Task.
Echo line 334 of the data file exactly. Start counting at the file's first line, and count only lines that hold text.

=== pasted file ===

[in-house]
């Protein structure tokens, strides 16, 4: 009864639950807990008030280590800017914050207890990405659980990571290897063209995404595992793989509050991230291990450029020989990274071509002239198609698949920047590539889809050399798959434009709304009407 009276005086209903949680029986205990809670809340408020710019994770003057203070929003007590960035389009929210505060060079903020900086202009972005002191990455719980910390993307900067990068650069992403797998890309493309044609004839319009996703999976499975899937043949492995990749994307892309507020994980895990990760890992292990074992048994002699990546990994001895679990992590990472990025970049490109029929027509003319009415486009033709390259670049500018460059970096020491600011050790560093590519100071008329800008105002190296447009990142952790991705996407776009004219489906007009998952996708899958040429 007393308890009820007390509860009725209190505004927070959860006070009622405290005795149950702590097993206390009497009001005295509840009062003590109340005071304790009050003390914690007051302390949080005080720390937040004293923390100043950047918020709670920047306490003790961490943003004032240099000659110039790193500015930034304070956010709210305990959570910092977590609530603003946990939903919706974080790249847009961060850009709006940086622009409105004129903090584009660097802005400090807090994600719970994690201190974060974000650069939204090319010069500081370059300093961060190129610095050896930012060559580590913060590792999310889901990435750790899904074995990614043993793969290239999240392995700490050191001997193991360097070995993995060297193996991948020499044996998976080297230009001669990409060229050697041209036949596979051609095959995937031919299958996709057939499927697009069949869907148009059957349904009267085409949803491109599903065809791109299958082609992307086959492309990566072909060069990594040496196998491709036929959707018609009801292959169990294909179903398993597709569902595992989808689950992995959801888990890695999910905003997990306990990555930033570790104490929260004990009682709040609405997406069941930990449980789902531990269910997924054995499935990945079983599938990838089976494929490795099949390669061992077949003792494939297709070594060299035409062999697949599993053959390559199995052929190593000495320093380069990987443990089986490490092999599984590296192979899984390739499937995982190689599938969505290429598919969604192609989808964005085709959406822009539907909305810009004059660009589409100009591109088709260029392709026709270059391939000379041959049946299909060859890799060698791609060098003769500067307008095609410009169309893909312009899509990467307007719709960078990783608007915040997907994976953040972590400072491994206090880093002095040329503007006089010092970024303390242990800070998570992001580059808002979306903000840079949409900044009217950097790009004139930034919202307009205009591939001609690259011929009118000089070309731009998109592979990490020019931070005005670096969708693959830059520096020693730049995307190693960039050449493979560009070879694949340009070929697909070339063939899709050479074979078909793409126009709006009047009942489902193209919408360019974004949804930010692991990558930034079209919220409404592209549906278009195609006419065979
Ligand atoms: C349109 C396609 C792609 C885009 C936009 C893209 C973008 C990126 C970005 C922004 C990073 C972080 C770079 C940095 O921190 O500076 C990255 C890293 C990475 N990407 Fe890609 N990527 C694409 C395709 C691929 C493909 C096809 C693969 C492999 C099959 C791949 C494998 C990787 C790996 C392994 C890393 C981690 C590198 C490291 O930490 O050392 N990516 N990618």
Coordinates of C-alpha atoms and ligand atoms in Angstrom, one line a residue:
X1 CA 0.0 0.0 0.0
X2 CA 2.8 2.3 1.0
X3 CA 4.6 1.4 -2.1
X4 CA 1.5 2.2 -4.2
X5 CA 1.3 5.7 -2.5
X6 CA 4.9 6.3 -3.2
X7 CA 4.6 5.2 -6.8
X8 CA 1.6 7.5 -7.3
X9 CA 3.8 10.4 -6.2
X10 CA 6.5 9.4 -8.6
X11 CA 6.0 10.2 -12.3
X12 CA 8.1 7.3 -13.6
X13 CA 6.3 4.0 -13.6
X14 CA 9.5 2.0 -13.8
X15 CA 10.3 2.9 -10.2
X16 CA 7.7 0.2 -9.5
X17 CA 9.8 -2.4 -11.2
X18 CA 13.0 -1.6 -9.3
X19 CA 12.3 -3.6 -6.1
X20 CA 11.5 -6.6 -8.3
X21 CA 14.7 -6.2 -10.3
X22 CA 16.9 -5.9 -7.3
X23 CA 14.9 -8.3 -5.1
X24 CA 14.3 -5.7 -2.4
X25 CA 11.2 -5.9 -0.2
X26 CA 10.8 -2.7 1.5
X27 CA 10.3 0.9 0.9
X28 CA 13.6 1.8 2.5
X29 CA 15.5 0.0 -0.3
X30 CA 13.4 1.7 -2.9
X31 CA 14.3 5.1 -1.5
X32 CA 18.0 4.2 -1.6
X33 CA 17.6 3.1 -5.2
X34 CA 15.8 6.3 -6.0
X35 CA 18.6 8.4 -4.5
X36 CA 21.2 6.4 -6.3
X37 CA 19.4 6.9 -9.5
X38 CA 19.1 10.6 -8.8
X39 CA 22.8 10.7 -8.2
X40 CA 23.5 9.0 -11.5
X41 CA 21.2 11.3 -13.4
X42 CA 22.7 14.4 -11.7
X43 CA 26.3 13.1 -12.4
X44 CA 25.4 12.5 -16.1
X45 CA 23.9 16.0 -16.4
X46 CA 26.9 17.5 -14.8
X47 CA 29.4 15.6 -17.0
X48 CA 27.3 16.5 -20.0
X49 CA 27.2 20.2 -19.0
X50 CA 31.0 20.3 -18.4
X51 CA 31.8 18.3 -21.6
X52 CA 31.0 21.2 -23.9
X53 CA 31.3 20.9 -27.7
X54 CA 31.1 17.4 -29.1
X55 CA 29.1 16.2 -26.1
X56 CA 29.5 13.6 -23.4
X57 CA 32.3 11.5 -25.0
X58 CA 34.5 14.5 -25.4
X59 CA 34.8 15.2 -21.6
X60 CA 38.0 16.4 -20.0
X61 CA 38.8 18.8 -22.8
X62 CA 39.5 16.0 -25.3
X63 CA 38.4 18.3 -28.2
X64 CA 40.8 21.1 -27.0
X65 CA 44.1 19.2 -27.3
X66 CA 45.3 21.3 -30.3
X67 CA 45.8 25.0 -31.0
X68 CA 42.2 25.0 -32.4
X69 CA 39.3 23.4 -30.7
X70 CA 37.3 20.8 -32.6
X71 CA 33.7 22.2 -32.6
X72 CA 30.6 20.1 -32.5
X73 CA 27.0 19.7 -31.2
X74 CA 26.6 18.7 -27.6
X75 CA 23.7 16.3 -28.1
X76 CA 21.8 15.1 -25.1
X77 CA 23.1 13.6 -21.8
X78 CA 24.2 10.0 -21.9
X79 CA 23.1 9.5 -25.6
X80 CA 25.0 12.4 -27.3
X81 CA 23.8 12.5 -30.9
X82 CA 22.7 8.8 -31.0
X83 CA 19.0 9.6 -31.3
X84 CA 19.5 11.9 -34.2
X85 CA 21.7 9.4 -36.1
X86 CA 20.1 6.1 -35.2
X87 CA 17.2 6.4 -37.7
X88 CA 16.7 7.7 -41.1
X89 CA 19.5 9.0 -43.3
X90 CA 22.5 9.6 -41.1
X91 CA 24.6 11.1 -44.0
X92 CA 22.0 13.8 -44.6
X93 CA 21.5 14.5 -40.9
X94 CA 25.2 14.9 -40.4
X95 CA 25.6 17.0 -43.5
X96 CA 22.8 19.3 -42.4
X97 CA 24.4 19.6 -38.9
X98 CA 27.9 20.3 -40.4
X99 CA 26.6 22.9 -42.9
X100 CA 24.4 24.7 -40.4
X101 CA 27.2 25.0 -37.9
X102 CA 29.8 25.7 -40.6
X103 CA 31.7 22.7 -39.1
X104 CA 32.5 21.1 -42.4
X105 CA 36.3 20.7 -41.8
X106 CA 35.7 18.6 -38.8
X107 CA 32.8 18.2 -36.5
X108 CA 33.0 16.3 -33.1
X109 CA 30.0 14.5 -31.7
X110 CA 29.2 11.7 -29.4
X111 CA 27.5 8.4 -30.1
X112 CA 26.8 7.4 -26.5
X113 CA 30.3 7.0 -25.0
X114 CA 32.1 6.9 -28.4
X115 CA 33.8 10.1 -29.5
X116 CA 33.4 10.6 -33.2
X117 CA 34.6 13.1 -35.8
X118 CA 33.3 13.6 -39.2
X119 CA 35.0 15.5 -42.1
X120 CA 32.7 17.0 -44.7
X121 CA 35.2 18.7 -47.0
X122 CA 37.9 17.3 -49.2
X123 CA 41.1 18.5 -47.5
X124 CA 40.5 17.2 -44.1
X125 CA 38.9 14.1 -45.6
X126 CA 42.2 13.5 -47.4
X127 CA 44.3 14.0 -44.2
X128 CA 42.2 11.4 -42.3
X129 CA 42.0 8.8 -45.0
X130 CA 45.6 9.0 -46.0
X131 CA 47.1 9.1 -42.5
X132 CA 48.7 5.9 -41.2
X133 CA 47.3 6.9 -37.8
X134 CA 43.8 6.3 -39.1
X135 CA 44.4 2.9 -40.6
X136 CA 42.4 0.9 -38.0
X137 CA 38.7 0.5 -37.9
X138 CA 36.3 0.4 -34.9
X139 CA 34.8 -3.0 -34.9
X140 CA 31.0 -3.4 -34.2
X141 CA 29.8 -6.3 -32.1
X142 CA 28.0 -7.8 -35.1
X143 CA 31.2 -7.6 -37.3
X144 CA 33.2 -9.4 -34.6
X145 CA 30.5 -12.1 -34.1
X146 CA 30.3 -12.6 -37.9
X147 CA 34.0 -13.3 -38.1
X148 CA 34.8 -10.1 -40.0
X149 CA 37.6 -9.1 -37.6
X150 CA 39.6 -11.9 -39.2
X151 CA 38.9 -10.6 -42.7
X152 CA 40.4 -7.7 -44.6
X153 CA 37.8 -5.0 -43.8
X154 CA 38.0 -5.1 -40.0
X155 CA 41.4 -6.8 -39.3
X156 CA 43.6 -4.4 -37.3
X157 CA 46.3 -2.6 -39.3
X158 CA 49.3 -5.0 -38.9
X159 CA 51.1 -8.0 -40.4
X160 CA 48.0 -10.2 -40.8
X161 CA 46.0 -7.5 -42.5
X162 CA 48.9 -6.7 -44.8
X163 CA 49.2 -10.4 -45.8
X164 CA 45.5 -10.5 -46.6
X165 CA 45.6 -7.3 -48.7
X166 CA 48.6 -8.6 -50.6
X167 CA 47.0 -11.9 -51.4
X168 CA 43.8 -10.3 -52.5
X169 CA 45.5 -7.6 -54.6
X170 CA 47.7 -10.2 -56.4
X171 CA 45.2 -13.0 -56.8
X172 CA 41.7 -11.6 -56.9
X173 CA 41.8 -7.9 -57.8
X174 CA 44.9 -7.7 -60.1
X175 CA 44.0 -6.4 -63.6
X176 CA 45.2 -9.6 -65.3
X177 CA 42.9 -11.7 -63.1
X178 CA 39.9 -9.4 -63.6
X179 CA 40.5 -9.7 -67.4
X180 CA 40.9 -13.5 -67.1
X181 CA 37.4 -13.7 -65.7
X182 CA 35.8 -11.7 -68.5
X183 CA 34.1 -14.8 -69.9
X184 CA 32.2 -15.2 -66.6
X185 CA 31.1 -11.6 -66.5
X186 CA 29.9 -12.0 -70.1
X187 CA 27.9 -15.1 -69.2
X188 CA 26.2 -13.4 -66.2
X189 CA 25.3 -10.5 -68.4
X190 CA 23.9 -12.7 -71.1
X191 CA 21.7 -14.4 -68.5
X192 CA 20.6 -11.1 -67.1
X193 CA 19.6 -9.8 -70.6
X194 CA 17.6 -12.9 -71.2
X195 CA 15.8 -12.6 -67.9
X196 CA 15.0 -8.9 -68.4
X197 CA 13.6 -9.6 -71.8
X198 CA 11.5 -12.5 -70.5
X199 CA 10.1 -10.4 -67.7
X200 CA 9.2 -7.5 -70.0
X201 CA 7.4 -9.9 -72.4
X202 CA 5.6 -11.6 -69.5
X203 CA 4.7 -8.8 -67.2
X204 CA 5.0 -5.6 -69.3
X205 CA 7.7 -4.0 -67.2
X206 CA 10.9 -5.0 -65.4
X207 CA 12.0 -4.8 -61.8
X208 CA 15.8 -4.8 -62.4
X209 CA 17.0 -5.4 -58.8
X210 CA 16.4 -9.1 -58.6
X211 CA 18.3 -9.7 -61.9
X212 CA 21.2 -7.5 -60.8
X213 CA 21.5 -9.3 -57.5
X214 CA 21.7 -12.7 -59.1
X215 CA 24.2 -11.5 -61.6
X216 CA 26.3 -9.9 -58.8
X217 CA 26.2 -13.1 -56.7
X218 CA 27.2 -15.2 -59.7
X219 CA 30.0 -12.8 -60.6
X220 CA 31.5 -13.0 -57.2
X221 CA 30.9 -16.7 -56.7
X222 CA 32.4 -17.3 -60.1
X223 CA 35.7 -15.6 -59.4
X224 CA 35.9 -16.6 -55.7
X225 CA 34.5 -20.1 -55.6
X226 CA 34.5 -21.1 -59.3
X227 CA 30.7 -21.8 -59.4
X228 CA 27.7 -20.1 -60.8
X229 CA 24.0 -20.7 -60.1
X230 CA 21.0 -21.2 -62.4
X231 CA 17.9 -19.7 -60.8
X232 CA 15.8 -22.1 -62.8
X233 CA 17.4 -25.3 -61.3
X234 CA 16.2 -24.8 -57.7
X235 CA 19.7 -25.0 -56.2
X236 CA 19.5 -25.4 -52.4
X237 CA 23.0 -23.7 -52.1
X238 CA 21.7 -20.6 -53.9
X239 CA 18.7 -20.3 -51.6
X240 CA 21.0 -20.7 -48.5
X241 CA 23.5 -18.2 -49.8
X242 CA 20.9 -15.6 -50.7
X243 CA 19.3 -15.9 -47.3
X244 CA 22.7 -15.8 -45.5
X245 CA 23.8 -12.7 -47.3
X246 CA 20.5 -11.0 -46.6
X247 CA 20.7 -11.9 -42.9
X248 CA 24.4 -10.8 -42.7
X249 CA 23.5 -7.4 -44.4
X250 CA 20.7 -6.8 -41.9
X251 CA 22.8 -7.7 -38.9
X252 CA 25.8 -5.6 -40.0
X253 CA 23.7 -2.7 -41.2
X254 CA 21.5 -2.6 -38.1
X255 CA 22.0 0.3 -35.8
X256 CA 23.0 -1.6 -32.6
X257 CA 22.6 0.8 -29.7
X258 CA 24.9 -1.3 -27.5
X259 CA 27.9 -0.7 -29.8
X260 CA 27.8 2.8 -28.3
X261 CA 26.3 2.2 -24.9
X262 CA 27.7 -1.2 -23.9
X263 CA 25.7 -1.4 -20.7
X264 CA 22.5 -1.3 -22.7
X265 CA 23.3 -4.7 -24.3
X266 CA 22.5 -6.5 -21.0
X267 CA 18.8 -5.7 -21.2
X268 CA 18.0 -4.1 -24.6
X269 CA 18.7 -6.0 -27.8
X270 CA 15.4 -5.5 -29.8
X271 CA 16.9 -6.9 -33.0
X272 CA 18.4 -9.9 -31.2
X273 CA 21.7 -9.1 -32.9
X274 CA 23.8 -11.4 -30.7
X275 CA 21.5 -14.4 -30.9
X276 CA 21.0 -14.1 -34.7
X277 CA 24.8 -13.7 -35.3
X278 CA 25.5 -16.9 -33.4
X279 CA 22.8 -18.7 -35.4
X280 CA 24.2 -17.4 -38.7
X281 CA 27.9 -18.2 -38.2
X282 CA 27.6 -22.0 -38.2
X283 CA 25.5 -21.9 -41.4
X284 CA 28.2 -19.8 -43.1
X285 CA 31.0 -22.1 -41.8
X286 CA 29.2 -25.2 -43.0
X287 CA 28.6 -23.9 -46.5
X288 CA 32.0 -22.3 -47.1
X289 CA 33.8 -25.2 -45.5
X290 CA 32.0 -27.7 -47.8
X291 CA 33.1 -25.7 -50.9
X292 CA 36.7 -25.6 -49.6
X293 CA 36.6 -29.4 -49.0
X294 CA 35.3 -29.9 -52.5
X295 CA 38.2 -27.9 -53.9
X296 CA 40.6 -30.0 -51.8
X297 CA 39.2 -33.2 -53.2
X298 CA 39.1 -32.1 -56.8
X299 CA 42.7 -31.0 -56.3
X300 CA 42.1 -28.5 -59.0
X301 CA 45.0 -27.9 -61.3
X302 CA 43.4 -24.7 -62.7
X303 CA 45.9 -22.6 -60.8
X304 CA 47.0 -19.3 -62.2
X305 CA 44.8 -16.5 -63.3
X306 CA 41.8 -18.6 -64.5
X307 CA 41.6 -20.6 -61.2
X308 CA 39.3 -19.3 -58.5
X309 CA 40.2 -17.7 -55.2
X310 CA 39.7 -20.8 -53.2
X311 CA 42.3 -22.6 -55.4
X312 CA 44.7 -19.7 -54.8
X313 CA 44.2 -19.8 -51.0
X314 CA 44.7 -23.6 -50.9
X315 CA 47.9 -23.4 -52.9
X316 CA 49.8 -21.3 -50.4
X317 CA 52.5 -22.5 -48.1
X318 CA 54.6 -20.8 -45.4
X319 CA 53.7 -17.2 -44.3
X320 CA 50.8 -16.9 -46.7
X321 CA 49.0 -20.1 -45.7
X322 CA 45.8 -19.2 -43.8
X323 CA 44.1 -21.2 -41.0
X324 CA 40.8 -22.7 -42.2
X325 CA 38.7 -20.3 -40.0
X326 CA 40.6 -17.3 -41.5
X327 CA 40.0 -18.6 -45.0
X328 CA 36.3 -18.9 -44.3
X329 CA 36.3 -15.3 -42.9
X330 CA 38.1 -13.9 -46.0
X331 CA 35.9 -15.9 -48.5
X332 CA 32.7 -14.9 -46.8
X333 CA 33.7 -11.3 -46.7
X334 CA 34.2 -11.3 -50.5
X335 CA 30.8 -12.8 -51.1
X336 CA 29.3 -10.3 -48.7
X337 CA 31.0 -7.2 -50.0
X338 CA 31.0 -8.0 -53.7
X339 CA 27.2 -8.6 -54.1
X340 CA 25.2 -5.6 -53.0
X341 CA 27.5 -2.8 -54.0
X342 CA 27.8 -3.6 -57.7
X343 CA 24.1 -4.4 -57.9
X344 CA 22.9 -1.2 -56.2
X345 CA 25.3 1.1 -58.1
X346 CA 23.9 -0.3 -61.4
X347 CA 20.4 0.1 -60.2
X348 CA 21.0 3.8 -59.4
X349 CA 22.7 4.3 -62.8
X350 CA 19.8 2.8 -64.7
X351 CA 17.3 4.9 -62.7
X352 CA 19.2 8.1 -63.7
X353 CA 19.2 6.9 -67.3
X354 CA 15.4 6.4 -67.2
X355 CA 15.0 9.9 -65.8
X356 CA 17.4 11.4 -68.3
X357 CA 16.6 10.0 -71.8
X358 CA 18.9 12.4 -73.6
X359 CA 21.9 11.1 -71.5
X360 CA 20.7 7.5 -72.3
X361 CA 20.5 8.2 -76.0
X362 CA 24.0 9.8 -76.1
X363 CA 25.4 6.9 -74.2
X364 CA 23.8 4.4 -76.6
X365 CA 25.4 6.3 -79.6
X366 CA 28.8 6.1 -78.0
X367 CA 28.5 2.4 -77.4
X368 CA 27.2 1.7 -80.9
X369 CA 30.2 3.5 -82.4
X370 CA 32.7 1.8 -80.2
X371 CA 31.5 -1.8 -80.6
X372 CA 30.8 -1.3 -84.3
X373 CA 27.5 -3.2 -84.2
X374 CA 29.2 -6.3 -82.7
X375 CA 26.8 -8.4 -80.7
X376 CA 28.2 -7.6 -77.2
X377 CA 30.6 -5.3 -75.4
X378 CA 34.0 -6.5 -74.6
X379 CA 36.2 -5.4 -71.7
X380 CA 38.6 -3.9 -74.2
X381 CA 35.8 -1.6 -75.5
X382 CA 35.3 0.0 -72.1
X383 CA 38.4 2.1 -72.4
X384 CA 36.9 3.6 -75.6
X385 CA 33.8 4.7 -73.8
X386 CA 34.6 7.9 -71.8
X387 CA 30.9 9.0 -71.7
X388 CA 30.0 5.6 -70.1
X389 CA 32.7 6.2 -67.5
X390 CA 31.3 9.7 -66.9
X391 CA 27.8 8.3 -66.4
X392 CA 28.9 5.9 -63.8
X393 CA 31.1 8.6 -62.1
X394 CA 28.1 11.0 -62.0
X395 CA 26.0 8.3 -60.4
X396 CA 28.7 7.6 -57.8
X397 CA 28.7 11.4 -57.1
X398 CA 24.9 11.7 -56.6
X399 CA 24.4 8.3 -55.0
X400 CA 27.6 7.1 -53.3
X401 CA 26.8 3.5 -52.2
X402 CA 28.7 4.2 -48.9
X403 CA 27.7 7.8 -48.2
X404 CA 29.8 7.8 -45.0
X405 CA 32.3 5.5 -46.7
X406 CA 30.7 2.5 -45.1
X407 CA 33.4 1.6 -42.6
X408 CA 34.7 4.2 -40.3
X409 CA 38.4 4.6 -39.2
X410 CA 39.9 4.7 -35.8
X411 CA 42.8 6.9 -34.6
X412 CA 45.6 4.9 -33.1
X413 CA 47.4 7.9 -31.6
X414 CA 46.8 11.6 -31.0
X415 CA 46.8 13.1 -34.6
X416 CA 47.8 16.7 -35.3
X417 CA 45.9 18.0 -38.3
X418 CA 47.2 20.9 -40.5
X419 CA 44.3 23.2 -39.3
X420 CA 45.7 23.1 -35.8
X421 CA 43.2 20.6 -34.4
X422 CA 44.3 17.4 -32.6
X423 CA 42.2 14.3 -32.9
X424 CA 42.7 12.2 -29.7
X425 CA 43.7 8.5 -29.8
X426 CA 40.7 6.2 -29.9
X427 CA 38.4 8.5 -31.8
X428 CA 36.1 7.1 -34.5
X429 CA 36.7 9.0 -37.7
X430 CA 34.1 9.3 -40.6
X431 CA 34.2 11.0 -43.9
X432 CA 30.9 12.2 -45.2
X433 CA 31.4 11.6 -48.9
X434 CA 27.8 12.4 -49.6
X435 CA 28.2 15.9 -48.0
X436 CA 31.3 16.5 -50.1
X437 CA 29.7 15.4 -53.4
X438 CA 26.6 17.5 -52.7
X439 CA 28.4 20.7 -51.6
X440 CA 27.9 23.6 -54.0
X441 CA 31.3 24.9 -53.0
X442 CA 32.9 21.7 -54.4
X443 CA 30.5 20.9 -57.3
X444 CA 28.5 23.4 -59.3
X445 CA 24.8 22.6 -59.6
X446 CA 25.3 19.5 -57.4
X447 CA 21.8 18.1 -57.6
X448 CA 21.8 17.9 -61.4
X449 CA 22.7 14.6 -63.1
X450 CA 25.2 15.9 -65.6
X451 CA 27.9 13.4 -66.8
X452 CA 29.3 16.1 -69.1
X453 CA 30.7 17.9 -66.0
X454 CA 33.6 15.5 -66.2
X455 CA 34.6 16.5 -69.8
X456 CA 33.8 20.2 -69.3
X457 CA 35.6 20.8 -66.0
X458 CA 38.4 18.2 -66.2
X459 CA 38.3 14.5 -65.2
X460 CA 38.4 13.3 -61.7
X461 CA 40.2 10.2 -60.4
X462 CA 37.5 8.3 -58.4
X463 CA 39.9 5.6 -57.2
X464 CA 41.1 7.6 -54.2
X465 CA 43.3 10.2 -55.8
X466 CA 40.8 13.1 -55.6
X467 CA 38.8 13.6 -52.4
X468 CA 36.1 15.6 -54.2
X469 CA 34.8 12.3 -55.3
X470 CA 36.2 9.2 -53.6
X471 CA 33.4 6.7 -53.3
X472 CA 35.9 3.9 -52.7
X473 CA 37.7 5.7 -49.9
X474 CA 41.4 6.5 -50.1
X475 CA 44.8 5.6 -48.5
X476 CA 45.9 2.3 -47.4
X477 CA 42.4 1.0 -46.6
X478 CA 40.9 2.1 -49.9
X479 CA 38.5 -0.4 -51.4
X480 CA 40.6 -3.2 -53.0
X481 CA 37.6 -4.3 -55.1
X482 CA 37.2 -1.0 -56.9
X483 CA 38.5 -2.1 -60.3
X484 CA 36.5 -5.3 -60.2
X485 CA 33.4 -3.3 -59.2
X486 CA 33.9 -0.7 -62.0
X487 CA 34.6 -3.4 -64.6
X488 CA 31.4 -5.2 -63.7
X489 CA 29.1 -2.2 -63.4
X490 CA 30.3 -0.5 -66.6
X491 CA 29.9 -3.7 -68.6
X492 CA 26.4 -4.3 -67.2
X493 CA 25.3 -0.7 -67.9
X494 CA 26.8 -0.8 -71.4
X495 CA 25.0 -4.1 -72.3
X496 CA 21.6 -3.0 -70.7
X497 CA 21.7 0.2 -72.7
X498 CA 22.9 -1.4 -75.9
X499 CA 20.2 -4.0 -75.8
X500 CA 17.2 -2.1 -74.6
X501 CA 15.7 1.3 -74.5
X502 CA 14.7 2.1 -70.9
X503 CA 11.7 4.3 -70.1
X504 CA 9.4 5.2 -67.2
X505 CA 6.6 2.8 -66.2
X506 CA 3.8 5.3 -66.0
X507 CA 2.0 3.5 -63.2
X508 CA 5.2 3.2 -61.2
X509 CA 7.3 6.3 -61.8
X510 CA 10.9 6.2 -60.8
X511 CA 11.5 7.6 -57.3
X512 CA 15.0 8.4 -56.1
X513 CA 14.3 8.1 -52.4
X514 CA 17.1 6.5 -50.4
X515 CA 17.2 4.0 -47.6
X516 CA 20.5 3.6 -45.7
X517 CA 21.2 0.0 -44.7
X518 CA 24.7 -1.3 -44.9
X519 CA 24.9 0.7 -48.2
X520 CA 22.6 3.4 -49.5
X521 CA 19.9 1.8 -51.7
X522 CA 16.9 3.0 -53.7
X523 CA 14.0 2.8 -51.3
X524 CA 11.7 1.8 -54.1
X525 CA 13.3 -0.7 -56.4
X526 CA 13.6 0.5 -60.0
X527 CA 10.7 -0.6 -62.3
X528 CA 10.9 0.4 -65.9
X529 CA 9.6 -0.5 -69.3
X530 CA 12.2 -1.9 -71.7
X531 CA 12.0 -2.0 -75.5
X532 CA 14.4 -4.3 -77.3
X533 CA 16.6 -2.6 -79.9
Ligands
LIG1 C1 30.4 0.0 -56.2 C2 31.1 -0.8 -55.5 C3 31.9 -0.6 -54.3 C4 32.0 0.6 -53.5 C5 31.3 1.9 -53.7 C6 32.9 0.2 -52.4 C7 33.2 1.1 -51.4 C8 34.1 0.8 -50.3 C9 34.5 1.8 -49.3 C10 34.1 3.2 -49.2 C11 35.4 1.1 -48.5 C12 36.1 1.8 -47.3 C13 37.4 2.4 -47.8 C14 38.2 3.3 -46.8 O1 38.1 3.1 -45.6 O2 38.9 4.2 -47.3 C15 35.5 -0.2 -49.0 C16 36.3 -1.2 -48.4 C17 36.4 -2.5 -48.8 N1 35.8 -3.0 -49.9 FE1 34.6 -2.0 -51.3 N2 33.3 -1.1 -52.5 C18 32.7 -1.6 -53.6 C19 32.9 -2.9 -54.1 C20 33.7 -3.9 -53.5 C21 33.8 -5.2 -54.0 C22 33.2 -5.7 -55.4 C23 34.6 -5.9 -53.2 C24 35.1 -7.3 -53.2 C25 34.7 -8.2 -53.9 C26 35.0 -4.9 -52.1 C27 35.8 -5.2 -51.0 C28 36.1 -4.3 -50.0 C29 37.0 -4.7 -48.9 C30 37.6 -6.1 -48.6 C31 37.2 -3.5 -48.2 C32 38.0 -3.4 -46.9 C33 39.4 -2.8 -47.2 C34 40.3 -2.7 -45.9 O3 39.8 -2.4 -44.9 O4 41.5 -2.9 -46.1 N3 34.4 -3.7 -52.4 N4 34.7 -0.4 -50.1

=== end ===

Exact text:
X330 CA 38.1 -13.9 -46.0